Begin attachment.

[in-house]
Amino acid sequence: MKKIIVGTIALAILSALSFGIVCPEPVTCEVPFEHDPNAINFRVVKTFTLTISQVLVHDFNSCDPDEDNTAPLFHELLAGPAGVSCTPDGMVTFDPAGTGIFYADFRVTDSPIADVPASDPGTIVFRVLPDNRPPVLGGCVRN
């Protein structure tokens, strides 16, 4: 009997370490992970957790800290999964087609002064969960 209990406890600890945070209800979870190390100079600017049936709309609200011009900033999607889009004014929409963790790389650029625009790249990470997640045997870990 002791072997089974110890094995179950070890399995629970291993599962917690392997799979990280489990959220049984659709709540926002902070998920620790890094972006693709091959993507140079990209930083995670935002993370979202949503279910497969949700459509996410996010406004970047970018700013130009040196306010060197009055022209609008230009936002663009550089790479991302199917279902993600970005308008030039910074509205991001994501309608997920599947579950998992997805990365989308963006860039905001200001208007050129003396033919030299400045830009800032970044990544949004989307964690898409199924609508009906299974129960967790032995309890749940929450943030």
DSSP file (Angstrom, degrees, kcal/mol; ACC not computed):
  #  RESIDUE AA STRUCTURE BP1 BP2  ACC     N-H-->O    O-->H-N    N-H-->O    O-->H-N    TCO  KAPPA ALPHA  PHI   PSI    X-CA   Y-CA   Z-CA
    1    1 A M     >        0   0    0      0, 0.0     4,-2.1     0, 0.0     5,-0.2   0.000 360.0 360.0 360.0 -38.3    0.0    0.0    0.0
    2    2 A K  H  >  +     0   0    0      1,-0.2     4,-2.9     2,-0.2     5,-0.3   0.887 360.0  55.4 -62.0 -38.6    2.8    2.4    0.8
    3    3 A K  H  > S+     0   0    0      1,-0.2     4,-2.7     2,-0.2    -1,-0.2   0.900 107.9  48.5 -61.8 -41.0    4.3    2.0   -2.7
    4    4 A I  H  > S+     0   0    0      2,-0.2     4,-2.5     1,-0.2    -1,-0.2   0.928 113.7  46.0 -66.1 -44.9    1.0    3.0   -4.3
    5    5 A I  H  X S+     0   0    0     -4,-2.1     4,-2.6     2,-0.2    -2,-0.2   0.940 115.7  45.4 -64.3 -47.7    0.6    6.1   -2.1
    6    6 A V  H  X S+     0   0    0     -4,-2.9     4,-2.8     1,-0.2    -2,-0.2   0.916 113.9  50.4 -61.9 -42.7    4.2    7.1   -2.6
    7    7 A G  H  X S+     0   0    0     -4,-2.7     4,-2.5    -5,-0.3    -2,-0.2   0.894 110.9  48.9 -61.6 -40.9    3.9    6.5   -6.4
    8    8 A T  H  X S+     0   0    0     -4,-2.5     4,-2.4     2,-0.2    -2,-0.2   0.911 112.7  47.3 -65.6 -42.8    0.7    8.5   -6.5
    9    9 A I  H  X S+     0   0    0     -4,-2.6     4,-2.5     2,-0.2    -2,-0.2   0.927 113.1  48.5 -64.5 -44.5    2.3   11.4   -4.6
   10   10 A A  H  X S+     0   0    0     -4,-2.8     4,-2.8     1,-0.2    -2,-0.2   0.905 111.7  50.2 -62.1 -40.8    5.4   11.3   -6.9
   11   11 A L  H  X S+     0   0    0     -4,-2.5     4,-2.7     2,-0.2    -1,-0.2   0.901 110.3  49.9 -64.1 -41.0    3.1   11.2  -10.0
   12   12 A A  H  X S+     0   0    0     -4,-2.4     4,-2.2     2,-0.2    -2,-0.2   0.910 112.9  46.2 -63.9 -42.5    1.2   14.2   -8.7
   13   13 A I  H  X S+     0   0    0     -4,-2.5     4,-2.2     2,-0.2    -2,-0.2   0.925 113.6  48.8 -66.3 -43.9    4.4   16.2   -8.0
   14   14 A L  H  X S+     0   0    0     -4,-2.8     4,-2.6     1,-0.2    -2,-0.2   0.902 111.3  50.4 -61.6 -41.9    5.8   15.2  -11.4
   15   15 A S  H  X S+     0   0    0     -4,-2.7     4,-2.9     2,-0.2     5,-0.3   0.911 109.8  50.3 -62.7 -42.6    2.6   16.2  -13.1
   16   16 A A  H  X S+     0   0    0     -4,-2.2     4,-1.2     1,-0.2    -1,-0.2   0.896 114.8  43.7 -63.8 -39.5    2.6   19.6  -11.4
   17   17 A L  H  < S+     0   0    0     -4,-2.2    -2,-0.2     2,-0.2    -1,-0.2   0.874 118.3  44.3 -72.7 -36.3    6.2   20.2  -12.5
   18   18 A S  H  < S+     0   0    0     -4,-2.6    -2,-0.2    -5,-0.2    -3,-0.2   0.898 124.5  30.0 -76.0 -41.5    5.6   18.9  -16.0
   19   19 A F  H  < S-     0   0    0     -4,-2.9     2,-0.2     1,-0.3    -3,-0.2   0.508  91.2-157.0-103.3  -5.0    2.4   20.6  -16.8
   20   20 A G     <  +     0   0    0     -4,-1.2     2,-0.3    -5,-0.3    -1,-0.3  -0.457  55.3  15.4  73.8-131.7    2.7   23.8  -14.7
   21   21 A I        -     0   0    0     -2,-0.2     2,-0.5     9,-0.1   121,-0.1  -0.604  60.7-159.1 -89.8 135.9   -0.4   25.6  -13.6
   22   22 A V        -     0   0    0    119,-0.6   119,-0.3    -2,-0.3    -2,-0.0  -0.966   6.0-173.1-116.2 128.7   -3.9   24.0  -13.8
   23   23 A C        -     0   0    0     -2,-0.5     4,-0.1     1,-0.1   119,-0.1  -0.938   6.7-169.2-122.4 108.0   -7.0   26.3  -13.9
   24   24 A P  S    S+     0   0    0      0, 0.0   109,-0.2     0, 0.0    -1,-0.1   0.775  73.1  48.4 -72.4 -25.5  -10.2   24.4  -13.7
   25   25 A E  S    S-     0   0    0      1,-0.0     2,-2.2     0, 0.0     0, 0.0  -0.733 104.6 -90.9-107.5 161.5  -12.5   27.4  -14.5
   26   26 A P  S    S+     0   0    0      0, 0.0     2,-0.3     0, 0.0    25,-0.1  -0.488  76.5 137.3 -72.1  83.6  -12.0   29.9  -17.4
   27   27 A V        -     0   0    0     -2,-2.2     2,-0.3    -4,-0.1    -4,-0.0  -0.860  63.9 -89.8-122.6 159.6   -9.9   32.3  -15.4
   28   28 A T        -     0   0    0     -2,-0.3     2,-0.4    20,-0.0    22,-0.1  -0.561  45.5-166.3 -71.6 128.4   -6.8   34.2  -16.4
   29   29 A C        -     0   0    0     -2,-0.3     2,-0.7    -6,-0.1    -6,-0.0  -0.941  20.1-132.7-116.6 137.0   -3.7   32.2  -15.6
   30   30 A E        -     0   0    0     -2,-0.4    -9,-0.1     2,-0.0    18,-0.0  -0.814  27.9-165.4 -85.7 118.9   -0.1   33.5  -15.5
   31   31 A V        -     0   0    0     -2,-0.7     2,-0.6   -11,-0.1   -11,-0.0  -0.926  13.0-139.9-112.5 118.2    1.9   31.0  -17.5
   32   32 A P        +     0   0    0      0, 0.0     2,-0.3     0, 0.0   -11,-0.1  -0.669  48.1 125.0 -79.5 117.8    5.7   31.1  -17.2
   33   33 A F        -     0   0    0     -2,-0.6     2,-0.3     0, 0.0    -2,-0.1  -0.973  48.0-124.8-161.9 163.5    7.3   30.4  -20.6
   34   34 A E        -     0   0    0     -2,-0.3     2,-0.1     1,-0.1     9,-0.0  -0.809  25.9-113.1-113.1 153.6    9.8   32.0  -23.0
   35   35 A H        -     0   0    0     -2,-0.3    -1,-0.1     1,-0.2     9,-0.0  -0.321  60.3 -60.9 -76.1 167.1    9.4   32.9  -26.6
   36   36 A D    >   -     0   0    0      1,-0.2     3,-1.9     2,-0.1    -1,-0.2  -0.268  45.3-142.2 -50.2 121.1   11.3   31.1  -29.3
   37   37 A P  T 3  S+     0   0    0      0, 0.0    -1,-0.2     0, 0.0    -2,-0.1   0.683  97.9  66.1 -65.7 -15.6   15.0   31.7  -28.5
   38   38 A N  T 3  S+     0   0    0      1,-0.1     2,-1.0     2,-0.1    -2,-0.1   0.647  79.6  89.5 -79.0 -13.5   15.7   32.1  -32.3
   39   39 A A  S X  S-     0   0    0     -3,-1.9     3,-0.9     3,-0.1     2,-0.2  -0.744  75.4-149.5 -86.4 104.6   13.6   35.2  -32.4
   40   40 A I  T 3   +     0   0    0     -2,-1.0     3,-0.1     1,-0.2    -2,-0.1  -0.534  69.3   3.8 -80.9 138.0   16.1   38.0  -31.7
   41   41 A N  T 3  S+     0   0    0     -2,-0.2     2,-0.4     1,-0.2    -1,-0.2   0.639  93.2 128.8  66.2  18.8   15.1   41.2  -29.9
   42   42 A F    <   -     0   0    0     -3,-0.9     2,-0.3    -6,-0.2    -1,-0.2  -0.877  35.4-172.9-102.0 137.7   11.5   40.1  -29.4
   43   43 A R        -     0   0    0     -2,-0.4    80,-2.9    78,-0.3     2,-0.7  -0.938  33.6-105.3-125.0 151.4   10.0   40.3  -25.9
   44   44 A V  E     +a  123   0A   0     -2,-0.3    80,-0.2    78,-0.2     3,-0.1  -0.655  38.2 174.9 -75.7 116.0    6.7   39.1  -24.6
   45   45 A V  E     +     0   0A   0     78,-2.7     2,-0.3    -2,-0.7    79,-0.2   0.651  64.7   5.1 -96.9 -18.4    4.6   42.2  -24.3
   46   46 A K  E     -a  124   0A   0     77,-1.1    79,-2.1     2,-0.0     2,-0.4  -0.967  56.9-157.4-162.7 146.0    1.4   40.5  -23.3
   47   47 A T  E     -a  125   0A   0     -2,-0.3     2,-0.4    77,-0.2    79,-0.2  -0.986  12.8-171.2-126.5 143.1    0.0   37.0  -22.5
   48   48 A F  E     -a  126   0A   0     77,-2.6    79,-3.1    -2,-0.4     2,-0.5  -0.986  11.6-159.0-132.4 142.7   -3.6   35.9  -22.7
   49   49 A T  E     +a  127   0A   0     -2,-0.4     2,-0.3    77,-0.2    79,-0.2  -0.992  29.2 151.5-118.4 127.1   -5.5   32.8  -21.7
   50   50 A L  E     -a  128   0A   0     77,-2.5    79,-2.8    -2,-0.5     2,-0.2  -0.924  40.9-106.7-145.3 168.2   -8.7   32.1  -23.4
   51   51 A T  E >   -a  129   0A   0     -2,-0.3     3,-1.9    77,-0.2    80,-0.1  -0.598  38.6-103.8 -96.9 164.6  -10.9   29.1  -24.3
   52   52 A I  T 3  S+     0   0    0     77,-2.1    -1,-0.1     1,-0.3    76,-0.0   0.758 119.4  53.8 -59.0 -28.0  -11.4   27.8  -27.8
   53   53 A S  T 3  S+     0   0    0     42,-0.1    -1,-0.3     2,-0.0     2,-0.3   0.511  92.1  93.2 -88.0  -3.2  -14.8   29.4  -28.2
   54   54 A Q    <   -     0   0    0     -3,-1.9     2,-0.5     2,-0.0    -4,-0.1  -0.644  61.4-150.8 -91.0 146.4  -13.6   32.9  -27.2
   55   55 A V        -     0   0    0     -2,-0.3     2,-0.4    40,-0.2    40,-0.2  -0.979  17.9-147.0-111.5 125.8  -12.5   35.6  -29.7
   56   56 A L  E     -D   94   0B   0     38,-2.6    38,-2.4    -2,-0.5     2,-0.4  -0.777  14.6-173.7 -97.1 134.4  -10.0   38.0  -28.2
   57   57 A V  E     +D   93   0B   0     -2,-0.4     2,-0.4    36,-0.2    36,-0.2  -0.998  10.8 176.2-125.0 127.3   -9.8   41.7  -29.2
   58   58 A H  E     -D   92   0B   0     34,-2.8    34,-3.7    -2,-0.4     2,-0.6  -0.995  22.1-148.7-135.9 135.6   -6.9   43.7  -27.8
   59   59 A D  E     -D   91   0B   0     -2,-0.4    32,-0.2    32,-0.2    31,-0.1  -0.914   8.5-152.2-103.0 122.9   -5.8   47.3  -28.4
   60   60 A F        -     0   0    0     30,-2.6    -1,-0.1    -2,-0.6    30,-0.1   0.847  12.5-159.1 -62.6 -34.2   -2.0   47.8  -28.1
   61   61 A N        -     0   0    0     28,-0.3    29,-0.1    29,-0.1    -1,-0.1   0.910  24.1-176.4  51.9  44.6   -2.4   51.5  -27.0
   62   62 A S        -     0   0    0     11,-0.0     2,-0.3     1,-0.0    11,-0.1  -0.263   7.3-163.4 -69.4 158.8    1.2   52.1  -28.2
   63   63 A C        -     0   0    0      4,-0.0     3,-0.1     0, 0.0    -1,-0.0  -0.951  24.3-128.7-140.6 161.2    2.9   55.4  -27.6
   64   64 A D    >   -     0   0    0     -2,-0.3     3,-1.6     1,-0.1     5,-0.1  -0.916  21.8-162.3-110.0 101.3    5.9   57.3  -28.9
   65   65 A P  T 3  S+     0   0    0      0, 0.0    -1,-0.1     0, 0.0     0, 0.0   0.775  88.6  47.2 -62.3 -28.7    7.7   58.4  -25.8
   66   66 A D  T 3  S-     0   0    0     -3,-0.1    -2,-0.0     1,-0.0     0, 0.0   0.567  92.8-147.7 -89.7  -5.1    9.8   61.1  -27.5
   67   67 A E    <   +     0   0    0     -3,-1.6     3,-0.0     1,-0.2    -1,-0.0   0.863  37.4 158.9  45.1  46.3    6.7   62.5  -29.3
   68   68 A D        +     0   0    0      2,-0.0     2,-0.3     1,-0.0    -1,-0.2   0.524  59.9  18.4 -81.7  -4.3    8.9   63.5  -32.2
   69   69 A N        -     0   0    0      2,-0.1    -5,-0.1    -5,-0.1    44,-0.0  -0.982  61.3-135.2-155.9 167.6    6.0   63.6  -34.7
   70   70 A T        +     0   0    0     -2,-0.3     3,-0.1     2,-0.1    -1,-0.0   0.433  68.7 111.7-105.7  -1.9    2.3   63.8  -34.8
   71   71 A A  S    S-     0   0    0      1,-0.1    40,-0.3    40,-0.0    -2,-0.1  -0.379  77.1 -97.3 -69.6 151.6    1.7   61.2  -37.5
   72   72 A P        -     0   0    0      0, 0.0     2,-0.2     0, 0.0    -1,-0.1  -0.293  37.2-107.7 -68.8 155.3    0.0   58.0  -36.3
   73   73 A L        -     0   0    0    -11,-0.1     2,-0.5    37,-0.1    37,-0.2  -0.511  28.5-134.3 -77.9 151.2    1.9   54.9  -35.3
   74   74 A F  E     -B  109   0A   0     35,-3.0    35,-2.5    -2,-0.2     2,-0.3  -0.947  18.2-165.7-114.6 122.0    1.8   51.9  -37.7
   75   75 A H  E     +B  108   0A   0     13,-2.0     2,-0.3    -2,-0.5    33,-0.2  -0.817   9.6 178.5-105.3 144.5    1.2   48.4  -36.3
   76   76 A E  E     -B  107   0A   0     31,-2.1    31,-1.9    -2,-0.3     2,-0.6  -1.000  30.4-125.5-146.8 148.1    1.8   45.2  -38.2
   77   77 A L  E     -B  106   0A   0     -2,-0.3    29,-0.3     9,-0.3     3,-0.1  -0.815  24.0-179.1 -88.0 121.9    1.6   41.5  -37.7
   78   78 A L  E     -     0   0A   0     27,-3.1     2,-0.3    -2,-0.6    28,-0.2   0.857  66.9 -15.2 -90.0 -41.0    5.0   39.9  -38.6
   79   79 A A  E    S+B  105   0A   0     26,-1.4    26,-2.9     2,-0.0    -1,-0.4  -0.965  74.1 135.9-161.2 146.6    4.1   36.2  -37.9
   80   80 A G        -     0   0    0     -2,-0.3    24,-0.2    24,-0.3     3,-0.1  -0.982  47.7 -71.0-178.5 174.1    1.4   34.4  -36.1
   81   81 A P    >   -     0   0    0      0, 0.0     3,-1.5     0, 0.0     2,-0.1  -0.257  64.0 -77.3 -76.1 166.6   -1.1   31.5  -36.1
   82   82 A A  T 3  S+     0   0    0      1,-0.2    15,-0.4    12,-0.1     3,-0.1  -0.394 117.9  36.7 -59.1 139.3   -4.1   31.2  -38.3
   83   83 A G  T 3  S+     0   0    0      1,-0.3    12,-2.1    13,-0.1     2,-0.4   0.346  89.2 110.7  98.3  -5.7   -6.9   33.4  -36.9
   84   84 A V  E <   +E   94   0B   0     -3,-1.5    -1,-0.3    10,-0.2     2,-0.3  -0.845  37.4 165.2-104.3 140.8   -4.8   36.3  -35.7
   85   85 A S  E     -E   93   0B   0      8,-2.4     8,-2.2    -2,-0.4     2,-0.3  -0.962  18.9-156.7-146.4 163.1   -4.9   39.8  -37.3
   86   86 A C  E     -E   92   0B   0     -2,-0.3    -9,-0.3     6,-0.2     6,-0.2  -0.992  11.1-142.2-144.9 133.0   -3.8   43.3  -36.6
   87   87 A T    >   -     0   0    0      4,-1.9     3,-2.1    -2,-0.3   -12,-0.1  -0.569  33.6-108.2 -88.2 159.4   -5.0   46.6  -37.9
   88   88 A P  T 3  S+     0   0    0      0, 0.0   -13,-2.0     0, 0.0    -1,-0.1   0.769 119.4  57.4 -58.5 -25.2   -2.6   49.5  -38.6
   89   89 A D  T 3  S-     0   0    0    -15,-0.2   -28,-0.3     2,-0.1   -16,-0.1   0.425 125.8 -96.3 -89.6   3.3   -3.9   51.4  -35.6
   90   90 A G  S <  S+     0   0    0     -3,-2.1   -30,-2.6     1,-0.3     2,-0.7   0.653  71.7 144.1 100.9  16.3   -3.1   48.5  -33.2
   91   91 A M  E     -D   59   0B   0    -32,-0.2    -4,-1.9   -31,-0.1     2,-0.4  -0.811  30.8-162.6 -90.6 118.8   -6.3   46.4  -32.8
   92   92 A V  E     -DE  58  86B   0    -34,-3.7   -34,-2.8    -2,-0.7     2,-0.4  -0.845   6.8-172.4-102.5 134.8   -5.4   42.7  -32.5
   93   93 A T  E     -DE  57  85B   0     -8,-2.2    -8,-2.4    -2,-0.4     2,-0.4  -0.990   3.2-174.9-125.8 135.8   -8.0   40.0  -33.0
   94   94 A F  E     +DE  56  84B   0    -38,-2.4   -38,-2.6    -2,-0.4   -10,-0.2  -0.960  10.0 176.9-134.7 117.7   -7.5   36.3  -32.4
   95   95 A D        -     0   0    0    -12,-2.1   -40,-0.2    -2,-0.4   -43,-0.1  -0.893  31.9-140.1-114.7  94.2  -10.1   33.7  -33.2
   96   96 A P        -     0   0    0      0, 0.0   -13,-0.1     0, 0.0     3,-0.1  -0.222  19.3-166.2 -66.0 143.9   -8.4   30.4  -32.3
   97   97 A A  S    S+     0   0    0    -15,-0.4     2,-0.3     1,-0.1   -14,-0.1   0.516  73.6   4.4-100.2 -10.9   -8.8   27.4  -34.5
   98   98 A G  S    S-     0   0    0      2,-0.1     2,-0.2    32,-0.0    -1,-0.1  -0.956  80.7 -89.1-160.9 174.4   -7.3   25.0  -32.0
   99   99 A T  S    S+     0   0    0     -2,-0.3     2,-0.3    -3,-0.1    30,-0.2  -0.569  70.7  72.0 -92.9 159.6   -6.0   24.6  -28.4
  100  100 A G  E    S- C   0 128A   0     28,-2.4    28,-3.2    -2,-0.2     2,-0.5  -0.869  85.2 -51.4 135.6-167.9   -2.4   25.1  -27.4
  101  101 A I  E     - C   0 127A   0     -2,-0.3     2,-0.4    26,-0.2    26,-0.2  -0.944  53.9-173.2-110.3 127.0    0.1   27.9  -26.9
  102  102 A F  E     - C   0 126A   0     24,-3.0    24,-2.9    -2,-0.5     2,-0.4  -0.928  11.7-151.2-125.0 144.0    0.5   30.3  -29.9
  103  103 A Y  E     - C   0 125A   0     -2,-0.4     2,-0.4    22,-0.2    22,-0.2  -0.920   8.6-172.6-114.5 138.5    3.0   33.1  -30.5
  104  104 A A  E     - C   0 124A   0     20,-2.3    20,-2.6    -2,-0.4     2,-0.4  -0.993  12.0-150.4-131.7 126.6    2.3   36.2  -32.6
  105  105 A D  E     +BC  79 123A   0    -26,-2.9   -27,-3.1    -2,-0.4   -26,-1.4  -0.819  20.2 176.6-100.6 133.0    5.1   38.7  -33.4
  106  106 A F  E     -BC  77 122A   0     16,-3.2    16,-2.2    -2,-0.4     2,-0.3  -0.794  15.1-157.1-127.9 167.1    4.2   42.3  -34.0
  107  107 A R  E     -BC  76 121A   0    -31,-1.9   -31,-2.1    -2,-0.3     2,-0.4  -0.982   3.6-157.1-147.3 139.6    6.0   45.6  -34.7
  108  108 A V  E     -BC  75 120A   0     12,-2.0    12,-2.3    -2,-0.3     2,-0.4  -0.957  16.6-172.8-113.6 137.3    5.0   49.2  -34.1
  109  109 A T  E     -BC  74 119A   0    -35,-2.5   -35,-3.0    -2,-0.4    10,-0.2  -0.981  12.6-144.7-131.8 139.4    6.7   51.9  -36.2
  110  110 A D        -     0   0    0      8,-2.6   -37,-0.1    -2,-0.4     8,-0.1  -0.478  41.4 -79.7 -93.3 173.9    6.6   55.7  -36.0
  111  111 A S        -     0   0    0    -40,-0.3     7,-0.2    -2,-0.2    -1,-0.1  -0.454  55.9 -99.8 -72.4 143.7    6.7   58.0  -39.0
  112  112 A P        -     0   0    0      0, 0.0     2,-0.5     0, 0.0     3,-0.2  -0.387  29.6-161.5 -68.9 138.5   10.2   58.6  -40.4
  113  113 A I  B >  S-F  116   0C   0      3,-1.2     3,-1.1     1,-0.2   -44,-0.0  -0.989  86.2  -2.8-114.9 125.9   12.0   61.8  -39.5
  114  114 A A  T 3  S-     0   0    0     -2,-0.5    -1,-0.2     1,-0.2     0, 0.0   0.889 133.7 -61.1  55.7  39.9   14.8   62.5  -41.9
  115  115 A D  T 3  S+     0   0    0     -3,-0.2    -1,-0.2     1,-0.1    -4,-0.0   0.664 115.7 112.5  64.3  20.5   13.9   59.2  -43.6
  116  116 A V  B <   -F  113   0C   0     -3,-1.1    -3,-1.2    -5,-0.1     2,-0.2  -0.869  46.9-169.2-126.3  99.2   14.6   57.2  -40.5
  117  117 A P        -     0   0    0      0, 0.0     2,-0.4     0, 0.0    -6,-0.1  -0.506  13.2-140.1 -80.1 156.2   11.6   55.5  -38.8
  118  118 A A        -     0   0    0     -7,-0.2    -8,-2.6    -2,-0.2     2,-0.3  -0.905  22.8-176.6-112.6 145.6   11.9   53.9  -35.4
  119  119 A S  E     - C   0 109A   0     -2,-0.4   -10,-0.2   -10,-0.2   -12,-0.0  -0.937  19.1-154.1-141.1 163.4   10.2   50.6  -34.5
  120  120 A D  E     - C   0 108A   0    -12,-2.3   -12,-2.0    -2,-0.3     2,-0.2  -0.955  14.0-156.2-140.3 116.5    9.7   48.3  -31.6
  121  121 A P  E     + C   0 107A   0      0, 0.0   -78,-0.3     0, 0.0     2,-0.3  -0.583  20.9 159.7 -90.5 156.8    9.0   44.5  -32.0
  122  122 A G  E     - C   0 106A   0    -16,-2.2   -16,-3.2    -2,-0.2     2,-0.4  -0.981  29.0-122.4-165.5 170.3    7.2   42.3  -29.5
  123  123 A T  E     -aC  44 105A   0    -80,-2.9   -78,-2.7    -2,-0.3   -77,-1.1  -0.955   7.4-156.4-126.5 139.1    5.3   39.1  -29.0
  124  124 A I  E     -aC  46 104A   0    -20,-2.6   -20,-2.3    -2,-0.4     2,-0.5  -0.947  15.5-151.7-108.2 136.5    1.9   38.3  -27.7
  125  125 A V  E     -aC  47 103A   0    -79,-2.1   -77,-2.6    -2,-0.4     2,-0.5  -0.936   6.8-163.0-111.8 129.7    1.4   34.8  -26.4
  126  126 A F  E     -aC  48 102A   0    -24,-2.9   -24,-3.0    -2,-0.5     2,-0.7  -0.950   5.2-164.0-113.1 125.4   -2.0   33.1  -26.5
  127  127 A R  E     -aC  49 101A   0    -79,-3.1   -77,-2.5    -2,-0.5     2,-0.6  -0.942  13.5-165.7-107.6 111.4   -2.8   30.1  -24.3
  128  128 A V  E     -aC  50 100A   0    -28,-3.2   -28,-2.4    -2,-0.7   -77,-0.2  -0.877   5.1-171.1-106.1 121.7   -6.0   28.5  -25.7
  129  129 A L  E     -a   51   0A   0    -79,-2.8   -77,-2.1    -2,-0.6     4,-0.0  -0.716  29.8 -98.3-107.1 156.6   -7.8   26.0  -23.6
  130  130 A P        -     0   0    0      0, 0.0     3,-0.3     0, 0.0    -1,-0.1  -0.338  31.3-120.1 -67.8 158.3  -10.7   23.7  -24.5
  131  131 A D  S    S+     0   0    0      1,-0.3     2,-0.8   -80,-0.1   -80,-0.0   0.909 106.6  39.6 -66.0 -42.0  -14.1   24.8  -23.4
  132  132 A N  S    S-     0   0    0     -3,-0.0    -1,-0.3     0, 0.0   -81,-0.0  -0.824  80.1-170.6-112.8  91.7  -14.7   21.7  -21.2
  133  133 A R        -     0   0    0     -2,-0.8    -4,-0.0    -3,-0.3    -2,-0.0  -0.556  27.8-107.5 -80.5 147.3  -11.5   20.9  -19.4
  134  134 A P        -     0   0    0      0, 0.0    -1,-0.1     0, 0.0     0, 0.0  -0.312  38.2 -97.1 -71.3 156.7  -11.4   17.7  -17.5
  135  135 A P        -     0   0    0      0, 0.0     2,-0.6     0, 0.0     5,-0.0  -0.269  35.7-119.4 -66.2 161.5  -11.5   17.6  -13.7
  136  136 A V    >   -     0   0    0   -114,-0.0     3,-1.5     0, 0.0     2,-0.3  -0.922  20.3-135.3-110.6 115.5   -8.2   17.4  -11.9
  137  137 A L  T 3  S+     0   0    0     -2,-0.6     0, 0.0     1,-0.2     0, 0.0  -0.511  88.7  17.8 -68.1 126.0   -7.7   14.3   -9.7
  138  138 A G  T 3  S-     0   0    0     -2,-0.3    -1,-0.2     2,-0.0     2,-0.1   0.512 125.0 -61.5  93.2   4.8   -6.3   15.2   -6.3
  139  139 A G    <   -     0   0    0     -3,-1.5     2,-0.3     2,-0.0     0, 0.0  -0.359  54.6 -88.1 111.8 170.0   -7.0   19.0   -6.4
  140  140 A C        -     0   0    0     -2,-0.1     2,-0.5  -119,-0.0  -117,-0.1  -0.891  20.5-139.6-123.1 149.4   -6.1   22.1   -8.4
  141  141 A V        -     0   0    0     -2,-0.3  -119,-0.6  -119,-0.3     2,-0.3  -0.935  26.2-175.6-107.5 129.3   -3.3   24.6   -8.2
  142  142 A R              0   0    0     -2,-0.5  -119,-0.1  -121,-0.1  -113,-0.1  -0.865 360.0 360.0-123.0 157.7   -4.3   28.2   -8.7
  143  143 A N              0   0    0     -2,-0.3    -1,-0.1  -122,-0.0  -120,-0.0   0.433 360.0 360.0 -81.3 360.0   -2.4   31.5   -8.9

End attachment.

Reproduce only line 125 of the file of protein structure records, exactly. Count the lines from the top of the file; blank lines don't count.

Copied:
  120  120 A D  E     - C   0 108A   0    -12,-2.3   -12,-2.0    -2,-0.3     2,-0.2  -0.955  14.0-156.2-140.3 116.5    9.7   48.3  -31.6